Legally, the common property of a strata development is owned by the developer until the handover of such on or after the first annual general meeting stipulated under the Strata Titles Act, 1985 (Act 318). However, the issuance of individual strata titles, leading to the handover of the common property, takes years and resulted in numerous complaints on maintenance and management issues. It is for this reason, that the Building & Common Property (Maintenance and Management) Act, 2007 was passed by Parliament in December, 2006 and in operation from 12th April, 2007.
The main aim of the Building and Common Property (Maintenance and Management) Act, 2007 (Act 633) [‘BCP Act’] is to regulate the maintenance and management of common property in strata developments by providing a framework for the establishment of a Joint Management Body (‘JMB’) and the appointment of a Commissioner of Building (COB) to administer the Act. The BCP Act is designed to complement Parts VI and VII of the Strata Act with regards to rights and obligations of owners and management issues.
Allocated Share units
Sections 8(1)(a) and 23(2) requires that contributions for maintenance and management charges be collected in proportion to the “allocated share units”. The “allocated share units” is defined in this Act as “share units to be assigned to each parcel by a developer’s licensed land surveyor”.
Malaysians are so used to the practice of contributions for common funds & expenses (maintenance charges, sinking fund, insurance premium, quit rent) according to rates like 20 sen per square foot, that it will take a while for these share units allocation to be a common term. Holders of strata titles would be familiar with the term as the share units are stated in the titles. Purchasers of units in strata development after the 1st December, 2002 would also have indication of the allocated share units in Schedule 5 of their Schedule H – the regulated sale and purchase agreement under the Housing Development (Control and Licensing) Regulations, 1989.
Section 2 of the BCP Act gives the definition of “common property” as:
“in relation to a development area, means so much of the development area as is not comprised in any parcel, such as the structural elements of the building, stairs, stairways, fire escapes, entrances and exits, corridors, lobbies, fixtures and fittings, lifts, refuse chutes, refuse bins, compounds, drains, water tanks, sewers, pipes, wires, cables and ducts that serve more than one parcel, the exterior of all common parts of the building, playing fields and recreational areas, driveways, car parks and parking areas, open spaces, landscape areas, walls and fences, and all other facilities and installations and any part of the land used or capable of being used or enjoyed in common by all the occupiers of the building”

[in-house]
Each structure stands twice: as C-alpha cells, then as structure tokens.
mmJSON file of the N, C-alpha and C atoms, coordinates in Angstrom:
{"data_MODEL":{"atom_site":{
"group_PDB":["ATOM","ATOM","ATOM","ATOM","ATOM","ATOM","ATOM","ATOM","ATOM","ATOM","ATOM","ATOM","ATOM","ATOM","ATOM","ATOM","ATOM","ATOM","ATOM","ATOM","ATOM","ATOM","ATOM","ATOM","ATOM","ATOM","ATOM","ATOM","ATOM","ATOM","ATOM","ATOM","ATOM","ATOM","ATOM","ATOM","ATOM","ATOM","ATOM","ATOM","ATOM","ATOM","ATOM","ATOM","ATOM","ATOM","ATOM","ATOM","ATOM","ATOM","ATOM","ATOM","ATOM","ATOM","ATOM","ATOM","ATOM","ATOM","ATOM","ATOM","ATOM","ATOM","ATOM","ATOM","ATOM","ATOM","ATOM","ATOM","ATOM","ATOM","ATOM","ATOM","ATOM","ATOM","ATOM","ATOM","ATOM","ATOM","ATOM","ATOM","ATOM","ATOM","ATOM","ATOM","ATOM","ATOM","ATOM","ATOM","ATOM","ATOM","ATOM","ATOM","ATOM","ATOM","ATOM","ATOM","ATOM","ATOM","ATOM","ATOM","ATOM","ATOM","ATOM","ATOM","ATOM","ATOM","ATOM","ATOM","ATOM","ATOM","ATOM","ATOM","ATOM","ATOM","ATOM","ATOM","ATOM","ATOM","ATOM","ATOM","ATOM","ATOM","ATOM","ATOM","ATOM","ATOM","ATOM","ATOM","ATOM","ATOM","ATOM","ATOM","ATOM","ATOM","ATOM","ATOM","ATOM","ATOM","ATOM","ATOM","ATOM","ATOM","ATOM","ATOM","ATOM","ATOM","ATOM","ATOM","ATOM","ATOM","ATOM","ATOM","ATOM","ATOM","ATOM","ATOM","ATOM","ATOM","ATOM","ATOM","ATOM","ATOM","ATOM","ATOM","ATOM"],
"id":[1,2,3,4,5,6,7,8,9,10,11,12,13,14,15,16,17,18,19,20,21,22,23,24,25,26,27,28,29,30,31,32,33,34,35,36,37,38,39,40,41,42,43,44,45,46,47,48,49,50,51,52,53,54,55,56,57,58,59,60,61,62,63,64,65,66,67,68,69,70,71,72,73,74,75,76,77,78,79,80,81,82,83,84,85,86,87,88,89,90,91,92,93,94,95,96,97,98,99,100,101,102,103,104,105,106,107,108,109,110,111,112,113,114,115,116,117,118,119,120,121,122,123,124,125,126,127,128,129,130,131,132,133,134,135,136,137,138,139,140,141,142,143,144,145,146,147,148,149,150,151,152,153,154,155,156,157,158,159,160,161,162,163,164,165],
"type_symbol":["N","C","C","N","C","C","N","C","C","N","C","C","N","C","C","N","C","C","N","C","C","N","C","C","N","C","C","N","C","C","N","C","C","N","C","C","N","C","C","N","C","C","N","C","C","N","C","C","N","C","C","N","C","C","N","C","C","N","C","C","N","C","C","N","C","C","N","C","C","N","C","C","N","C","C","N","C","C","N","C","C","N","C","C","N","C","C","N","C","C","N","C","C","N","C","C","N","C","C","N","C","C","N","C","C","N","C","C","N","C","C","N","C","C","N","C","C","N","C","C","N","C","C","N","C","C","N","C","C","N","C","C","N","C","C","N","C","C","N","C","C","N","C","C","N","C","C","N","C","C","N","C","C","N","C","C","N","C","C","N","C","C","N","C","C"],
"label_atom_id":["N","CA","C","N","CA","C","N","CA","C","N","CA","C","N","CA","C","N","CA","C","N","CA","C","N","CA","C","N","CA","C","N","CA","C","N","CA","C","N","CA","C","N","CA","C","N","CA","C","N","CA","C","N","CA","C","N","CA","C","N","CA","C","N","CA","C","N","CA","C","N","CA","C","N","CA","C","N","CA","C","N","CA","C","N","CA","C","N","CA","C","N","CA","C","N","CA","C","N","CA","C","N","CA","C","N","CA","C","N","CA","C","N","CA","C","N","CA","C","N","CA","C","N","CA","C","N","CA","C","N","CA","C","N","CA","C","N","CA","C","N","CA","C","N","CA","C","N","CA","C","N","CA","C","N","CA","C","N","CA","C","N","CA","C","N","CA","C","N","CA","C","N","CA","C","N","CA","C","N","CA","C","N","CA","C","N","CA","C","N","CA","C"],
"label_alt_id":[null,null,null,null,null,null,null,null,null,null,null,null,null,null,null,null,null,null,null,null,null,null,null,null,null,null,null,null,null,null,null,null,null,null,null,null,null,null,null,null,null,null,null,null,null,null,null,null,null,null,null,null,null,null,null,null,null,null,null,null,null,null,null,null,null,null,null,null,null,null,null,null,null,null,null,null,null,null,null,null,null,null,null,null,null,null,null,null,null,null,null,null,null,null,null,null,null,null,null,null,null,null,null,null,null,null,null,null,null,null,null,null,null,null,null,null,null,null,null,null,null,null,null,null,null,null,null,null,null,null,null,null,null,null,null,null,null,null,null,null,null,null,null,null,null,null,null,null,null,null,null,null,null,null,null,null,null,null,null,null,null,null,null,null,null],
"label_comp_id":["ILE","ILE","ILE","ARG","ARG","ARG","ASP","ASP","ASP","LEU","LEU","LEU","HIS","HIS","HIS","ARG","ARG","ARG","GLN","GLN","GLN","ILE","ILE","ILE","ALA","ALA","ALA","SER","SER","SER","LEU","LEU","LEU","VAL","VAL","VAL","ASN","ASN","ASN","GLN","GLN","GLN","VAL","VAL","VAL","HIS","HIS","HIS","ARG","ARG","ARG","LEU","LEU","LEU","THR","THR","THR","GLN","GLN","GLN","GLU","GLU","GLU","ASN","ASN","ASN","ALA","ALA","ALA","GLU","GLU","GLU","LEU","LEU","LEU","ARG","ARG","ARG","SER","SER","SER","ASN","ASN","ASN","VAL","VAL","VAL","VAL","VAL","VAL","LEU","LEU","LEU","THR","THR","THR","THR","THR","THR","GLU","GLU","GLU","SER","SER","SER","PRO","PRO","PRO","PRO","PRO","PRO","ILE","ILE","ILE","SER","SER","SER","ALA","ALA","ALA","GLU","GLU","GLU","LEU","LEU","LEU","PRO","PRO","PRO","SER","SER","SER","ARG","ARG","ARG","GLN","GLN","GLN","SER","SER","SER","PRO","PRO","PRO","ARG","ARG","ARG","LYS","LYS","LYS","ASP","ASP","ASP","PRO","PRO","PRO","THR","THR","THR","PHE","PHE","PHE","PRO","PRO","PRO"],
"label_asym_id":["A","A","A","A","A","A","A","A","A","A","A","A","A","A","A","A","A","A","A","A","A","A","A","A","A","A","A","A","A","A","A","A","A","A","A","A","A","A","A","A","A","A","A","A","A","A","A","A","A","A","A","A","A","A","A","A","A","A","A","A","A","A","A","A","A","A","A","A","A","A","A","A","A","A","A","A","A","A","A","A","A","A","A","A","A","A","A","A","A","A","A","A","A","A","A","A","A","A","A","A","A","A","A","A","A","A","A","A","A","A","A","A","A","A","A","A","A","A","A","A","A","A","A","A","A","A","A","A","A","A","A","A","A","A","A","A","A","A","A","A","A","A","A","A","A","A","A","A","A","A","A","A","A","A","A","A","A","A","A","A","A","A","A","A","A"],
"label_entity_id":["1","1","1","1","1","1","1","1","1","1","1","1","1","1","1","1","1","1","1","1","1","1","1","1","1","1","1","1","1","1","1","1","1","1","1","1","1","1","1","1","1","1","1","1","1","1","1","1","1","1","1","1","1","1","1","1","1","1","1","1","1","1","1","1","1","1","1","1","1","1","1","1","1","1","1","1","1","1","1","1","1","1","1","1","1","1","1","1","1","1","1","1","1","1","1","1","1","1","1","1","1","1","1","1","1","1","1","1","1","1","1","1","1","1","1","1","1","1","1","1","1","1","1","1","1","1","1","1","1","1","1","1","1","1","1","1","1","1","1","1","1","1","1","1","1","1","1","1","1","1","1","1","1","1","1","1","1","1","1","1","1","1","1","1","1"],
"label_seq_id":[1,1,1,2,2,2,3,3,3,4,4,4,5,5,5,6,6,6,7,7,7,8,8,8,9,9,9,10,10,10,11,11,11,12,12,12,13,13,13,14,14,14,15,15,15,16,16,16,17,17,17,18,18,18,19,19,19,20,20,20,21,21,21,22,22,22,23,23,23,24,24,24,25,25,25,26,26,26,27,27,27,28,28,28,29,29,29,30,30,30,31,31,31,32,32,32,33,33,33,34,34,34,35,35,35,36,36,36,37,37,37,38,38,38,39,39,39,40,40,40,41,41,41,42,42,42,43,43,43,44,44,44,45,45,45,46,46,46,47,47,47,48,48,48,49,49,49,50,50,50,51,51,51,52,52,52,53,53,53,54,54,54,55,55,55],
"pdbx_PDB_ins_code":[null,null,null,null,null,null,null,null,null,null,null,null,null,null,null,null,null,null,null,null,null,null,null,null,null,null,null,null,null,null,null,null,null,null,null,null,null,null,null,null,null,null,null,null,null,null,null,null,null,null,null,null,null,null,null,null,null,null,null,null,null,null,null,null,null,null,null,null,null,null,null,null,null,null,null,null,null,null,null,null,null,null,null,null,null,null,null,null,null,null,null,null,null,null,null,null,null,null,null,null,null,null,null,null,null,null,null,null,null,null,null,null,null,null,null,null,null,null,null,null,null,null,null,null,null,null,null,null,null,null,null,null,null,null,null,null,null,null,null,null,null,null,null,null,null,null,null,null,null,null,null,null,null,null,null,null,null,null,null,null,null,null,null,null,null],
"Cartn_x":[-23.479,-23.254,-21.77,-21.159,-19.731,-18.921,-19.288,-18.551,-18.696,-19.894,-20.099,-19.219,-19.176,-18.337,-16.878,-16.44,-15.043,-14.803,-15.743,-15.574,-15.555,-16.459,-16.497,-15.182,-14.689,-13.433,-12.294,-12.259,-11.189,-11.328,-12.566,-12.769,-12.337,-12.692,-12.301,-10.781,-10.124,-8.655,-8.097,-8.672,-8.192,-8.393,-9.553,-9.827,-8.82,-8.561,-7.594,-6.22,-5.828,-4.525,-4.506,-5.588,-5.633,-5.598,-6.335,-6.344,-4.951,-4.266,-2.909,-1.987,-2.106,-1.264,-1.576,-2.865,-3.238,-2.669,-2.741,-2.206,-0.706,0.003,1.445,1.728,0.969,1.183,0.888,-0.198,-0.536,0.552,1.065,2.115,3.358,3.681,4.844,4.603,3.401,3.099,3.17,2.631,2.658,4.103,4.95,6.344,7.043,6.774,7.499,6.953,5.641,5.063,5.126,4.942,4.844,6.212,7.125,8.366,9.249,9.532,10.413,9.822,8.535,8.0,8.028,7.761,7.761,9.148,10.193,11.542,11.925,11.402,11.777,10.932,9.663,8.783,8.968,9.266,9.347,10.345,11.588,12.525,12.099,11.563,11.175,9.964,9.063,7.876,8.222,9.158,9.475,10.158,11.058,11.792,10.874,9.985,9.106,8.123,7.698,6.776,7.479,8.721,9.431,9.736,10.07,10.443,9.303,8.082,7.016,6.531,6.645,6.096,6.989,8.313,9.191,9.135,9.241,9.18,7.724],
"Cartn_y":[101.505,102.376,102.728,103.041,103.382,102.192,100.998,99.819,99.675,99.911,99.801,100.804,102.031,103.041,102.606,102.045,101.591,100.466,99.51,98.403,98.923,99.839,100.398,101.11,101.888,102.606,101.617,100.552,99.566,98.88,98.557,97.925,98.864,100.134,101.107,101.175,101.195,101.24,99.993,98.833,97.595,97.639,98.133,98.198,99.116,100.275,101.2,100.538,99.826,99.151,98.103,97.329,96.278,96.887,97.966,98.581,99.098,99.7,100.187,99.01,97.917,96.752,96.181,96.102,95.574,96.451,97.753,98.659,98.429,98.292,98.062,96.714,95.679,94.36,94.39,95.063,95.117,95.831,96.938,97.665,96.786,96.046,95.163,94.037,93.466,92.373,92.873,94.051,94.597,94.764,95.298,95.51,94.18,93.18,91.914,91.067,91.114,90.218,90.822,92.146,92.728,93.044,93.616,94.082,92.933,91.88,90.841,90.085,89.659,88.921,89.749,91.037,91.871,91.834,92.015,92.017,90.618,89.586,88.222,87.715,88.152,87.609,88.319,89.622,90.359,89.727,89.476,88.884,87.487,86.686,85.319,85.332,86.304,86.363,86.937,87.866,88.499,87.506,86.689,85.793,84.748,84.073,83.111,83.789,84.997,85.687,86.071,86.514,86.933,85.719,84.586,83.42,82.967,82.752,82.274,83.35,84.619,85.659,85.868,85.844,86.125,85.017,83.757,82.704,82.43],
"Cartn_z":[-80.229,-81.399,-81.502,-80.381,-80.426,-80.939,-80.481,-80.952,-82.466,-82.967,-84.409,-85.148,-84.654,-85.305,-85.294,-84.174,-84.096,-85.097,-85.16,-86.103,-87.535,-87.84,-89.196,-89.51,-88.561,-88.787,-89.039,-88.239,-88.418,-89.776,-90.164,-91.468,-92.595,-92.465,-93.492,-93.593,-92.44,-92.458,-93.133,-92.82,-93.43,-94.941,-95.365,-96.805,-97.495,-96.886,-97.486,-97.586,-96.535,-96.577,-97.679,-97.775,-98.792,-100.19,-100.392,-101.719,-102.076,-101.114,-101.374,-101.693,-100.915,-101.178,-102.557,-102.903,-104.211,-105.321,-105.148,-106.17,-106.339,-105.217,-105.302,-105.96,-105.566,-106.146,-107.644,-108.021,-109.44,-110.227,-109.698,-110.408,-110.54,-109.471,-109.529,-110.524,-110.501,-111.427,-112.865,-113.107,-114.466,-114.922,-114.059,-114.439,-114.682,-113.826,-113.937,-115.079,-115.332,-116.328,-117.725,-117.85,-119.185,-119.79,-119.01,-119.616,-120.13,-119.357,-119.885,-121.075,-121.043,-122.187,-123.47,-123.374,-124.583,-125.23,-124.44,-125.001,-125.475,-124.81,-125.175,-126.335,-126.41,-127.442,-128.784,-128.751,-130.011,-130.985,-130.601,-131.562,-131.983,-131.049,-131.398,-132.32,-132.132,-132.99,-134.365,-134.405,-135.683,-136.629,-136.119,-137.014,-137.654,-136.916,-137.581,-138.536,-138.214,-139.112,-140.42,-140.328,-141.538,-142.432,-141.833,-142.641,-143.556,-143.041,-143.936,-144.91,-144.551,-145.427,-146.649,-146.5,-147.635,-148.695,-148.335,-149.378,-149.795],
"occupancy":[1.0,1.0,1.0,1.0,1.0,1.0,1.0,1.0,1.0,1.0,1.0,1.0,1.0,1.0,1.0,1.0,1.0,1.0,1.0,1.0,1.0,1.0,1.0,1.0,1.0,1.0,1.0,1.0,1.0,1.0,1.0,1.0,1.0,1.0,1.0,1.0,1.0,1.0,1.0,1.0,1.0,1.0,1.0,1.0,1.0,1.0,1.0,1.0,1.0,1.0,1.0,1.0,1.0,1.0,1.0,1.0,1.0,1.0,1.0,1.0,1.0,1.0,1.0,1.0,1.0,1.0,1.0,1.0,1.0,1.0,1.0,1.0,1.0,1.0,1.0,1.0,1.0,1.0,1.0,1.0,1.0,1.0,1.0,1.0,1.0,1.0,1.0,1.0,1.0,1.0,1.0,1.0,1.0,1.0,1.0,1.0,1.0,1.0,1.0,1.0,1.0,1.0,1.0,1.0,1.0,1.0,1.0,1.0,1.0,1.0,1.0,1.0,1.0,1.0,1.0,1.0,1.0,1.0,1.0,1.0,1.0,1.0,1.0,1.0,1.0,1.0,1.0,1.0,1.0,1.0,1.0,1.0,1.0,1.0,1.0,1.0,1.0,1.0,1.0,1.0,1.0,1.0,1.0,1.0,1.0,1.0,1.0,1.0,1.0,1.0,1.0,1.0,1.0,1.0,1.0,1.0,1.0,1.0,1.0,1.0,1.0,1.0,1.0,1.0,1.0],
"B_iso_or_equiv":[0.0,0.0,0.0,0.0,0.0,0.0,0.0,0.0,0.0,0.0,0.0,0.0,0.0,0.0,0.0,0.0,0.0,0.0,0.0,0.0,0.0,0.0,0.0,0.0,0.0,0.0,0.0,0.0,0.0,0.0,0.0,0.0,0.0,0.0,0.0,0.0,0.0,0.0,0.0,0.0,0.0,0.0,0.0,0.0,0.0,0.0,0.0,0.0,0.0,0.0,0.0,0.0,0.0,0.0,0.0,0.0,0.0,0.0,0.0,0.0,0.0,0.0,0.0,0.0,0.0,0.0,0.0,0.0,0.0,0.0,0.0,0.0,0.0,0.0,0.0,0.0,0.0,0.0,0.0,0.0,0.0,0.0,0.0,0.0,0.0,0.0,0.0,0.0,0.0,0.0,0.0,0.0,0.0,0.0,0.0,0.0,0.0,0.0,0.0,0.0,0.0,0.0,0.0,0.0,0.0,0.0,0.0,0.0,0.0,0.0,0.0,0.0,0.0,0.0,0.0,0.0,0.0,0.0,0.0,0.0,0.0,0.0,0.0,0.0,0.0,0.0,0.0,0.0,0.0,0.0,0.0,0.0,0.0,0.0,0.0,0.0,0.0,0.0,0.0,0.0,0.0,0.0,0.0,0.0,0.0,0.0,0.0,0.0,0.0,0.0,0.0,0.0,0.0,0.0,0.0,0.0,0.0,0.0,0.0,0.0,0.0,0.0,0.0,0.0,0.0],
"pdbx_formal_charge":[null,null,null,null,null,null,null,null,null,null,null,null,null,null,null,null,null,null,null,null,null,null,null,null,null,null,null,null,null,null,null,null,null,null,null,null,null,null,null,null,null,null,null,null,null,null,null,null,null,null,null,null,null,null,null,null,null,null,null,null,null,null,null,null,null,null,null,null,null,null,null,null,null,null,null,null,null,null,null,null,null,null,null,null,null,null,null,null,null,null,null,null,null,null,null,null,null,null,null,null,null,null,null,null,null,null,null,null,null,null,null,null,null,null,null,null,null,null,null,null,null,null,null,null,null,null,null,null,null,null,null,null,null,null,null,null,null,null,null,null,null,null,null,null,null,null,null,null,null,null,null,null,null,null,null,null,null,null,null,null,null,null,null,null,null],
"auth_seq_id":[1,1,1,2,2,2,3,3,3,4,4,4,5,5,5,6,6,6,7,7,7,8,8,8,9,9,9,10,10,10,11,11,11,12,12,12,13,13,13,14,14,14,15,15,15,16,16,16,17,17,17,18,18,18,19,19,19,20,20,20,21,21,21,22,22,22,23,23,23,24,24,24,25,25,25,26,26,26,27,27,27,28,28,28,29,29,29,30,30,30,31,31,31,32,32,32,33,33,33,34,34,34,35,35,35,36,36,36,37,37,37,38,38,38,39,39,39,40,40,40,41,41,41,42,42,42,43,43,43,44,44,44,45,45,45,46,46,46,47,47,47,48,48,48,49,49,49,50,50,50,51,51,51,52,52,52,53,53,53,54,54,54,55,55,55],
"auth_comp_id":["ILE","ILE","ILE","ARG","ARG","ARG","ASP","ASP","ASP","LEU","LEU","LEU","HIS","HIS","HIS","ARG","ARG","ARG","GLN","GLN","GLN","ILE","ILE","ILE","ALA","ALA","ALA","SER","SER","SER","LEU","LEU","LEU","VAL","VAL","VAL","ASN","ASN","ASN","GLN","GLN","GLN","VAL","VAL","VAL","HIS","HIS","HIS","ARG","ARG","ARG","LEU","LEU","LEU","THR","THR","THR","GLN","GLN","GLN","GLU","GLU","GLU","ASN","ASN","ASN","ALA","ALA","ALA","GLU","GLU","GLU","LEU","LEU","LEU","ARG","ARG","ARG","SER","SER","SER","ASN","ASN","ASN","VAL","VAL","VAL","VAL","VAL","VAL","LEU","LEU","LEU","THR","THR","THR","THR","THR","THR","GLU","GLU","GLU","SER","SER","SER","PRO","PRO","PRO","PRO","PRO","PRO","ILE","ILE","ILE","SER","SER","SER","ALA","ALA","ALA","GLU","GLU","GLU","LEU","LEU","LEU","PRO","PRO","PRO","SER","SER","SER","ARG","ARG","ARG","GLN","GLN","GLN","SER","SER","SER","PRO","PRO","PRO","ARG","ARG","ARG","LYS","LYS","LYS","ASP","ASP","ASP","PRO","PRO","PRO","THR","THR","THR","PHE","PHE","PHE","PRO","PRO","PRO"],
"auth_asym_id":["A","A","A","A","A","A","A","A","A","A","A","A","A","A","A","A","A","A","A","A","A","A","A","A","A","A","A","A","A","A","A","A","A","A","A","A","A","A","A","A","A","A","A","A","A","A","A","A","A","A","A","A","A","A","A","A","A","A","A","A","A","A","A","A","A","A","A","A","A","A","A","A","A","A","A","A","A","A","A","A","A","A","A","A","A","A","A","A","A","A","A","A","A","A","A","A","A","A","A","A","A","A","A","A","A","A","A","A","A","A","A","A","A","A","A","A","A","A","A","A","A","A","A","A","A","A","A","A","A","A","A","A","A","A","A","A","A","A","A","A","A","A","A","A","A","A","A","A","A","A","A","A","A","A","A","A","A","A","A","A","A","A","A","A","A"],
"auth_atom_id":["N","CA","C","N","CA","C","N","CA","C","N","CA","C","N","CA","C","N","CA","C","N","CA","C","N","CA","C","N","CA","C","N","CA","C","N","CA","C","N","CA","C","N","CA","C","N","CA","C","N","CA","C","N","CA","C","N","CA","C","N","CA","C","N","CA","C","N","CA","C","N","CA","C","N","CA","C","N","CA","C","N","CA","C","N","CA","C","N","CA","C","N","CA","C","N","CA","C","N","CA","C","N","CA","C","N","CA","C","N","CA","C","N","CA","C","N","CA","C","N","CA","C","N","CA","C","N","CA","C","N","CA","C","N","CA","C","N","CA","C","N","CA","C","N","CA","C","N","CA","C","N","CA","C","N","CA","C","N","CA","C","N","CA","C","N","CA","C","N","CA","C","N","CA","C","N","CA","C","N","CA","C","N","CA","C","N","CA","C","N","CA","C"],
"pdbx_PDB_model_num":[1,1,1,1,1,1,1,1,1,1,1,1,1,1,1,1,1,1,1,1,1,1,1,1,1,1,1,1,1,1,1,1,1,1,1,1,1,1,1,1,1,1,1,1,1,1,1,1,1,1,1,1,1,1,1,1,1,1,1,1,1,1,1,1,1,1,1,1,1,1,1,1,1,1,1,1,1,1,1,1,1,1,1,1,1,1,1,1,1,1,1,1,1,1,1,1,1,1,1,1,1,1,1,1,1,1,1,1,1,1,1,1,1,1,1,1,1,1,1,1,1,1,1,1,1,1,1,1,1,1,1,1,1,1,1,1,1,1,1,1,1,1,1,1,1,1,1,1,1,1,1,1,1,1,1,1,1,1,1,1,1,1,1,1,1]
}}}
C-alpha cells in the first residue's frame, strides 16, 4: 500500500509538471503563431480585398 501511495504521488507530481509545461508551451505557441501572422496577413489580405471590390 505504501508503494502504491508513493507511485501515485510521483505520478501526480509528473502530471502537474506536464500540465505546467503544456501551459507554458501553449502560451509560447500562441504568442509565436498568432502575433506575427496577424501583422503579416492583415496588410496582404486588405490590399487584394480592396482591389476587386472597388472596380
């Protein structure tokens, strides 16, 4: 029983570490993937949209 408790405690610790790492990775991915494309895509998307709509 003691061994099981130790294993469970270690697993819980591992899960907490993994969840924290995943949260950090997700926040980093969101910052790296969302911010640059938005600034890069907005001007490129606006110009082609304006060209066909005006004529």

Of interest is the inclusion of car parks and parking areas. Does this mean that once the developer has assigned car parks intended for use with parcels as accessory parcels and comply with the necessary allocation of visitors’ bays, those extra car parks are ‘common property’? From the definition given in this Act, it would appear so.
Contributions from developer on unsold units
Section 12 requires the JMB or the developer to maintain a register of purchasers and unsold units and Section 17(b) requires the developer to contribute equally for the unsold units as if the units have been sold to purchasers. This resolves the problem of owners of the past where there is no transparency on whether developers have contributed their portions or when the units are gradually sold off or if the developer actually intends to hold the units as investment properties.
Section 13 provides purchasers and intending purchasers the right to information such as:
- the amount of charges payable by a purchaser
- the time and manner of payment of the amount of charges
- the extent, if any, to which the charges have been paid
- the amount, if any, then recoverable by the JMB in respect of the parcel
- the sum standing to the credit of the Building Maintenance Fund and the sum in the account that has been committed or reserved for expenses already incurred by the JMB
- the nature of the repairs and estimated expenditure, if any, where the JMB has incurred any expenditure or is about to perform any repairs, work or act in respect of which a liability is likely to be incurred by the purchaser of the parcel under any provision the Act, and
- the amount paid and to be paid by the developer for unsold parcels.
This certainly makes it easier for a subsequent purchaser to check on the financial health of the development as a whole and to make informed decisions on their intending purchase.
In this Act, the governing document for the proper maintenance and management of the building is called the ‘house rules’ whereas the same is called the “by-laws’ in the Strata Act. This Act does not provide a ‘standard’ house rule as such the JMB has the power to make and amend the house rules provided in Section 8(2)(f). This document must be lodged with the COB within fourteen (14) days of the passing of the resolution of the JMB.
Like any governing documents, the House Rules must be drafted carefully as it is also the duty and in the power of the JMB to enforce the House Rules. The House Rules would probably be adopted as the By-Laws once the Management Corporation is formed as such for long term used, the JMB would be wise to spend time on the drafting this document.
The second part of this article will appear in the next issue.
||The National House Buyers Association (HBA) is a voluntary, non-governmental organization manned by unpaid volunteers. For more information, check out their website at